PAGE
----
Ah, Labor Day! Born in the United States out of the Industrial Revolution. The unofficial end of summer and beginning of fall. Three days to spend with friends and family, typically enjoying some good old-fashioned BBQ. But what are we recognizing? For many, the significance of Labor Day has been lost in time.
At the end of the 1800s, the average American worked 12-hour days and seven-day weeks in order to barely make ends meet. Children, as young as 5 or 6, worked in mills, factories, and mines, to help their families survive, earning a fraction of their adult counterparts’.
With insufficient access to fresh air, unsanitary facilities, and insufficient breaks, people of all ages, particularly the very poor and recent immigrants, often faced extremely unsafe working conditions. Violent strikes began erupting in response to these working conditions. Attempts to organize were met with hostility and, occasionally, violence by bosses and governments.
Peter McGuire, an Irish-American cabinetmaker, is credited as being the pioneer who first proposed a day dedicated to all who labored. As a member and leader of the Brotherhood of Carpenters and Joiners, McGuire is best remembered as a “red-headed, fiery and eloquent leader.” McGuire first introduced his idea at a meeting of the Central Labor Union on May 18, 1882, “Let us have a festive day during which a parade through the streets of the city would permit public tribute to American Industry.”
The following September, New York workers staged a parade up Broadway to Union Square. Few, if any, workers got the day off. Most were warned not to participate with the threat of losing their jobs, should they choose to take part. Despite the dire warnings, more than 10,000 workers showed up for the march. McGuire’s holiday was born and the movement advanced slowly across the country, as did the recognition of the rights of workers.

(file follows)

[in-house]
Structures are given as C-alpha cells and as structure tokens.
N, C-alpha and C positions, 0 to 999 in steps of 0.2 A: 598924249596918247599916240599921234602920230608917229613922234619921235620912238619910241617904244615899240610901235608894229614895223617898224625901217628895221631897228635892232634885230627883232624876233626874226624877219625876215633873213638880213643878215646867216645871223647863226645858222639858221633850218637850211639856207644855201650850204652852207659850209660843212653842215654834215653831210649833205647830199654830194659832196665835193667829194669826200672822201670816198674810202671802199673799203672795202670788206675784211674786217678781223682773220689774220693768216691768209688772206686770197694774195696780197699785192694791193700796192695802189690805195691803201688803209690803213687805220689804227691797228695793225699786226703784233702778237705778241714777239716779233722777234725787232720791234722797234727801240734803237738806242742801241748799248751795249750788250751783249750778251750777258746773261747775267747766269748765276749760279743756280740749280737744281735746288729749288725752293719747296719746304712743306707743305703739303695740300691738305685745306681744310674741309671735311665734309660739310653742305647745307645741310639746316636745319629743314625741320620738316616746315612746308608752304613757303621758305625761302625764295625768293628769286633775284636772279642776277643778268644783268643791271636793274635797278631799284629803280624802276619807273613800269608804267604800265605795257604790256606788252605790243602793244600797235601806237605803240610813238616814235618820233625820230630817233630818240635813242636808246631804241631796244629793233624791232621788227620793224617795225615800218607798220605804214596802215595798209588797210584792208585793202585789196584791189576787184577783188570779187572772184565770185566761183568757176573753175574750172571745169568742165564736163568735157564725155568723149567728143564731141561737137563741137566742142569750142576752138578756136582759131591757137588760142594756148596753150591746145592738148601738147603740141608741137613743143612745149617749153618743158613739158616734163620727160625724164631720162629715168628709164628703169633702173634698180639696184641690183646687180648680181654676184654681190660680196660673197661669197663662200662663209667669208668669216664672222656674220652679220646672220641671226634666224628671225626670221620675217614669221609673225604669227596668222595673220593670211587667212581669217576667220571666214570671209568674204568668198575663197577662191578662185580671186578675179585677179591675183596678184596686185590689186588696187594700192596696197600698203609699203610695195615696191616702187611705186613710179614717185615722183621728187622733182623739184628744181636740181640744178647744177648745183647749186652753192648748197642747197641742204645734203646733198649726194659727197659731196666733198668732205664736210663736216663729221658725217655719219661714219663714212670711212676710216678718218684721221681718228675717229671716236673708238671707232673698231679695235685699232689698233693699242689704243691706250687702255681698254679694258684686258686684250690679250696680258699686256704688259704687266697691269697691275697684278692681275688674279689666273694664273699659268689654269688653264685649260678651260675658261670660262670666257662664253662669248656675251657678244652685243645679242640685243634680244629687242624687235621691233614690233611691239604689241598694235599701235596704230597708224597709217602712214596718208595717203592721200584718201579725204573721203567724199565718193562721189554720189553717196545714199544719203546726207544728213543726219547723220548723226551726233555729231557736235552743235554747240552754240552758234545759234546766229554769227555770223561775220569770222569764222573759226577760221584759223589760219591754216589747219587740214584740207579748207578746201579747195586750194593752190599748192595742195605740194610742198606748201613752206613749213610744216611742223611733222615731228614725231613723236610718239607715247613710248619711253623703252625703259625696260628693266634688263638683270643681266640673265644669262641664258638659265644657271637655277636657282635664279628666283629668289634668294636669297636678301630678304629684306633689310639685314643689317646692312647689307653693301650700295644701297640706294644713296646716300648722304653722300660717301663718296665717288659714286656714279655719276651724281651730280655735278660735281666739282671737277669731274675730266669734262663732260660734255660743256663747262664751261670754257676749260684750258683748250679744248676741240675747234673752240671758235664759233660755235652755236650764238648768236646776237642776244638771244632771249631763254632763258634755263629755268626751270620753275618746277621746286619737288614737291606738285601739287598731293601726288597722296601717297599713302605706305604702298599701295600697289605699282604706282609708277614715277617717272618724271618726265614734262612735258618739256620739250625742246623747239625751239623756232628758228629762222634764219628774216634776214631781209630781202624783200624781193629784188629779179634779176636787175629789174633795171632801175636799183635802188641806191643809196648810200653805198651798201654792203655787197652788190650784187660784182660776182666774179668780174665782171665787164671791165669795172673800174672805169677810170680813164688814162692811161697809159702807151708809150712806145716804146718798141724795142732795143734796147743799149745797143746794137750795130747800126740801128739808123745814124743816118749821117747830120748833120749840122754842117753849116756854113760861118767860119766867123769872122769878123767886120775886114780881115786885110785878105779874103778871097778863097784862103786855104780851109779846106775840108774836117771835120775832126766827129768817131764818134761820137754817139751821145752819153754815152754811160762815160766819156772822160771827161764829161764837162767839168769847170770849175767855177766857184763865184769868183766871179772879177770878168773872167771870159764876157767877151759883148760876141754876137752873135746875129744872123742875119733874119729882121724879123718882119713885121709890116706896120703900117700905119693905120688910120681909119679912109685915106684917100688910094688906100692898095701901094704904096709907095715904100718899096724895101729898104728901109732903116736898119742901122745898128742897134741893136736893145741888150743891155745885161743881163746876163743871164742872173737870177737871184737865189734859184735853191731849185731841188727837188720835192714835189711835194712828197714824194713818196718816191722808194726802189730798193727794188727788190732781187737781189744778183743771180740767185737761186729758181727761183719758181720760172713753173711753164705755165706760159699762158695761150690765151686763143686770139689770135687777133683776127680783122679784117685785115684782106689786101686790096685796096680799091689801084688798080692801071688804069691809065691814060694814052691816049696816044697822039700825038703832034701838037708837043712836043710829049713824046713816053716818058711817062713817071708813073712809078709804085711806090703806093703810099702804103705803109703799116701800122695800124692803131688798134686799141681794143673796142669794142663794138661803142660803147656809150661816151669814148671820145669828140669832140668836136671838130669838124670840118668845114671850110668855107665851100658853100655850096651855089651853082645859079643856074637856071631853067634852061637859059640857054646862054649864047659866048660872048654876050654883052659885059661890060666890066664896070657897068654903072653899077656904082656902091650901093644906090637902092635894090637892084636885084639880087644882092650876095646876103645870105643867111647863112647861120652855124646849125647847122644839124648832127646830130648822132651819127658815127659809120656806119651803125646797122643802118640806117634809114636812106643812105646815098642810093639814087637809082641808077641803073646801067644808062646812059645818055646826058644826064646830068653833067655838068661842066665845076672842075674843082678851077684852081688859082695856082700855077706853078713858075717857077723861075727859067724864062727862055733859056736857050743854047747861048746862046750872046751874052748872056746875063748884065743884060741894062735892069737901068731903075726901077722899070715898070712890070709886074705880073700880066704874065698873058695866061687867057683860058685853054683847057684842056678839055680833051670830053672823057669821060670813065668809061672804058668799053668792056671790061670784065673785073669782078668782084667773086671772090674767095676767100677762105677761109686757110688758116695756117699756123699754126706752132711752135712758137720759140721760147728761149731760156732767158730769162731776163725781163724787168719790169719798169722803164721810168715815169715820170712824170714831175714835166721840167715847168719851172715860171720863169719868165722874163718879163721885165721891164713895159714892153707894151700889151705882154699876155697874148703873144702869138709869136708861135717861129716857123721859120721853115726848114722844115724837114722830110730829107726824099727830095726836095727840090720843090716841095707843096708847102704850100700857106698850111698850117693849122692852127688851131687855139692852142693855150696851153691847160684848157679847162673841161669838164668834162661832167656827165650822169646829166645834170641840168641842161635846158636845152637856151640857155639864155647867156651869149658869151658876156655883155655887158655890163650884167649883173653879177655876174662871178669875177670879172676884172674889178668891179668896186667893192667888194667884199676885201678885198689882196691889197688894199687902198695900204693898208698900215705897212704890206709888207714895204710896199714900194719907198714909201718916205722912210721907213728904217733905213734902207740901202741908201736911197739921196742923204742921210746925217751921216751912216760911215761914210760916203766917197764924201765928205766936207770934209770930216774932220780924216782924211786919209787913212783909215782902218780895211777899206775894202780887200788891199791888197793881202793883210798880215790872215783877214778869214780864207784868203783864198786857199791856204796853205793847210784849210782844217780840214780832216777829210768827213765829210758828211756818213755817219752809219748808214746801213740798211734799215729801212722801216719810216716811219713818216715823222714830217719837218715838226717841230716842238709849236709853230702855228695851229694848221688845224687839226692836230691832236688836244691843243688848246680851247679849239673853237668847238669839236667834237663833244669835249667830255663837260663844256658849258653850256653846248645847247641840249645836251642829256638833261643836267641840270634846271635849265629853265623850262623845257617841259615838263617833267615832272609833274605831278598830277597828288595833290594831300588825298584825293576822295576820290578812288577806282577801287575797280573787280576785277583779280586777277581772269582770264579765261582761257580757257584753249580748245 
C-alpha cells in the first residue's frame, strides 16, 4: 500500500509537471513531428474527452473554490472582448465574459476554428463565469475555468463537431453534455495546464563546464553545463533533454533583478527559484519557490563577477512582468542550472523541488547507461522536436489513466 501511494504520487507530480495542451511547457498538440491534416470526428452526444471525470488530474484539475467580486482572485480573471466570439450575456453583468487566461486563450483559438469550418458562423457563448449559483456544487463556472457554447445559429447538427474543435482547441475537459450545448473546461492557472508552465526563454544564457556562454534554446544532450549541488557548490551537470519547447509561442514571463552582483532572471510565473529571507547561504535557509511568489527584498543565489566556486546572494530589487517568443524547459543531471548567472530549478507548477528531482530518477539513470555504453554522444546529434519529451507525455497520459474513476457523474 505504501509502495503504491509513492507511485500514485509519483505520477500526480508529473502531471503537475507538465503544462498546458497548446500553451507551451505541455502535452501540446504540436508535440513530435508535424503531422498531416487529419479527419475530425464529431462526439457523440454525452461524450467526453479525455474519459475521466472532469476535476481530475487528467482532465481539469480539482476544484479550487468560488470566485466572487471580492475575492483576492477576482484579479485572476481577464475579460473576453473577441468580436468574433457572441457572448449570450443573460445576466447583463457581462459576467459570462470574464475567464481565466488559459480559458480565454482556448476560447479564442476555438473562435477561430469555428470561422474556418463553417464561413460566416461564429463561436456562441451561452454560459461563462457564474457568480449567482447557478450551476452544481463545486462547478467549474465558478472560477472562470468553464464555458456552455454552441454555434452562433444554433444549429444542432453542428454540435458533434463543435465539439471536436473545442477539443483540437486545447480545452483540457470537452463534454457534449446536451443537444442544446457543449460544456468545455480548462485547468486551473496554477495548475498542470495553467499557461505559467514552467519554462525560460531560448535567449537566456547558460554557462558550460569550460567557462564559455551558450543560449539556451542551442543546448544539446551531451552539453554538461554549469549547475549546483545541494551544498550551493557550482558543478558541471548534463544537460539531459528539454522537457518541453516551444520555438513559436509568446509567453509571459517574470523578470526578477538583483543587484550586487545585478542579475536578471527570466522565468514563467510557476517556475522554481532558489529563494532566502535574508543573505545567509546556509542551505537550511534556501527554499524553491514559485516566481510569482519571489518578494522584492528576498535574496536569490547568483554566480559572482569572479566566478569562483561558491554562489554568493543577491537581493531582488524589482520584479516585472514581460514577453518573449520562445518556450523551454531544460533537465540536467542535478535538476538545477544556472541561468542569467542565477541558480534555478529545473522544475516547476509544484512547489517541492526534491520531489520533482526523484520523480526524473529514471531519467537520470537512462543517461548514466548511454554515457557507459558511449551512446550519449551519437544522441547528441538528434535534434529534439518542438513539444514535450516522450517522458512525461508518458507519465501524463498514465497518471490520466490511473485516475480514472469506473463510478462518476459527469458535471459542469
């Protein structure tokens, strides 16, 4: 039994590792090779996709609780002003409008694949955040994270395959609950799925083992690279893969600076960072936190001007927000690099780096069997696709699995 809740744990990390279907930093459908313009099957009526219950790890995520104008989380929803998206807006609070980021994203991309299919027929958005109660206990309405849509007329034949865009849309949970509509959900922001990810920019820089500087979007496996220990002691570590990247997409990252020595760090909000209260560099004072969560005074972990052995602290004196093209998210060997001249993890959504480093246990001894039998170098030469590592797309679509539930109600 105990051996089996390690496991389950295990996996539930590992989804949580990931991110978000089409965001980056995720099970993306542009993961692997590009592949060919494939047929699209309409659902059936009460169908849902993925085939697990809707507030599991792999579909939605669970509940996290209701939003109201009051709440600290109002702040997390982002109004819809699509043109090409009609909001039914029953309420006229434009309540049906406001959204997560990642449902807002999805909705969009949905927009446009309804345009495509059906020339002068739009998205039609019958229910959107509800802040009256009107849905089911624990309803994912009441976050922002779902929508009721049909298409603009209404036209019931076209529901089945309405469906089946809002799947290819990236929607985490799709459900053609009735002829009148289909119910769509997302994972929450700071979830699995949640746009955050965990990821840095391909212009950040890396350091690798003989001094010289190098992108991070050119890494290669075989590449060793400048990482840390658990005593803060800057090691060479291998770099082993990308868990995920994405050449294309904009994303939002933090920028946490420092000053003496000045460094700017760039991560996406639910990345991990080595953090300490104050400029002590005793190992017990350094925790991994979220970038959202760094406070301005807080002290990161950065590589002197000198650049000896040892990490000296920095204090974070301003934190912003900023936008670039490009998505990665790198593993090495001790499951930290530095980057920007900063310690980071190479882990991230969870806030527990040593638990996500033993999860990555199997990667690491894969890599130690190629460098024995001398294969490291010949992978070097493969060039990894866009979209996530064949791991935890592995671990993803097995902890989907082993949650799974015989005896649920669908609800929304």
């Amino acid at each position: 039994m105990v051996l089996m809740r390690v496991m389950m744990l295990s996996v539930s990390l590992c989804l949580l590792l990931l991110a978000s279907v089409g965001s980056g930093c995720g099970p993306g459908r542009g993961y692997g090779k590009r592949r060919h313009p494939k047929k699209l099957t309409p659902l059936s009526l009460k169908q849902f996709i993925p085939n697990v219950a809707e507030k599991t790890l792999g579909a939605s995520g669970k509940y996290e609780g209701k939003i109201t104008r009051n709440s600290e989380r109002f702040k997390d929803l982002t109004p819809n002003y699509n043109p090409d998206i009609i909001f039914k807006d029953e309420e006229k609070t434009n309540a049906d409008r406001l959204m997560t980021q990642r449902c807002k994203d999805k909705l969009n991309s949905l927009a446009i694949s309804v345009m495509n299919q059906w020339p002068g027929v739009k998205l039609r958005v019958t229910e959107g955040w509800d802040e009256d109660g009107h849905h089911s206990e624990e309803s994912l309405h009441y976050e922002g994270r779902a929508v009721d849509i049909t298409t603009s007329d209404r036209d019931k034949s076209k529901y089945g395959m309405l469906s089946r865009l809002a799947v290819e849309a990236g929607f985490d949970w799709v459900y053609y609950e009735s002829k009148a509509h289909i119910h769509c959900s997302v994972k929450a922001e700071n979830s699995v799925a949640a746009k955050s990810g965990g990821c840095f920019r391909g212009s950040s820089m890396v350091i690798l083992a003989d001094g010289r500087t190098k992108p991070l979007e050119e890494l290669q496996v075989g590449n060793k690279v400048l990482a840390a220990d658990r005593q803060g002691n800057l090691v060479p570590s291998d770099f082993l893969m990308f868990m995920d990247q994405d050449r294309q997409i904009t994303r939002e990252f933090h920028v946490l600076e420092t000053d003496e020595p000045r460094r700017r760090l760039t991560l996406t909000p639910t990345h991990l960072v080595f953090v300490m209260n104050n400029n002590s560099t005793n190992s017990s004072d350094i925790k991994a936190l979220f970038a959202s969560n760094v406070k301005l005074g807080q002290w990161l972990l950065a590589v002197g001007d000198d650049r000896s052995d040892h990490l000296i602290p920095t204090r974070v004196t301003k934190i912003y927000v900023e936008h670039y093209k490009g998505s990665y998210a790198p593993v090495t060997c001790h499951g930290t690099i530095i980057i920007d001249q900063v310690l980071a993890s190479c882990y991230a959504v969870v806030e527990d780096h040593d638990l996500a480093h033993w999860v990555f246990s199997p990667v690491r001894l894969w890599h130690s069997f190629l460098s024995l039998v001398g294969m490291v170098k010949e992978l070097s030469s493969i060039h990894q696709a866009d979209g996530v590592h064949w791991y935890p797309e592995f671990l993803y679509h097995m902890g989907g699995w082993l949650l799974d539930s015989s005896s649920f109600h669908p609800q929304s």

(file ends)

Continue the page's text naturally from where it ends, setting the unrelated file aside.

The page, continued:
Surprisingly, many politicians and business owners were actually in favor of giving workers more time off. That’s because workers who had no free time were not able to spend their wages on traveling, entertainment or dining out. Twelve years after the march, on June 28, 1894, President Grover Cleveland—long considered an opponent of organized labor—signed a Labor Day holiday bill, under pressure from voters.
As the U.S. economy expanded beyond farming and basic manufacturing in the late 1800s and early 1900s, it became important for businesses to find consumers interested in buying the products and services being produced in ever greater amounts. Shortening the work week was one way of turning the working class into the consuming class.
Company owners began to accept that workers’ demand for better treatment was legitimate in the 20th century. In 1914, Henry Ford more than doubled wages to $5. When his profits doubled over two years, rivals realized he might be onto something. In 1926 he cut workers’ hours from nine to eight. New Deal legislation would lock in 40-hour weeks for many workers, with overtime pay mandated for longer shifts. By the 1940s, according to Costa, the average workweek had fallen to five 8-hour days.
Throughout history, Labor Unions have played a very important role in the lives of U.S. workers. Traditionally, the Unions have moved steadily forward to protect the rights of workers from unfair labor practices. Now,  years later, as we gather to celebrate “The Common Worker,” let us be grateful for the economically strong country we live in and the rights we all enjoy—thanks, in part, to an Irish-American cabinetmaker.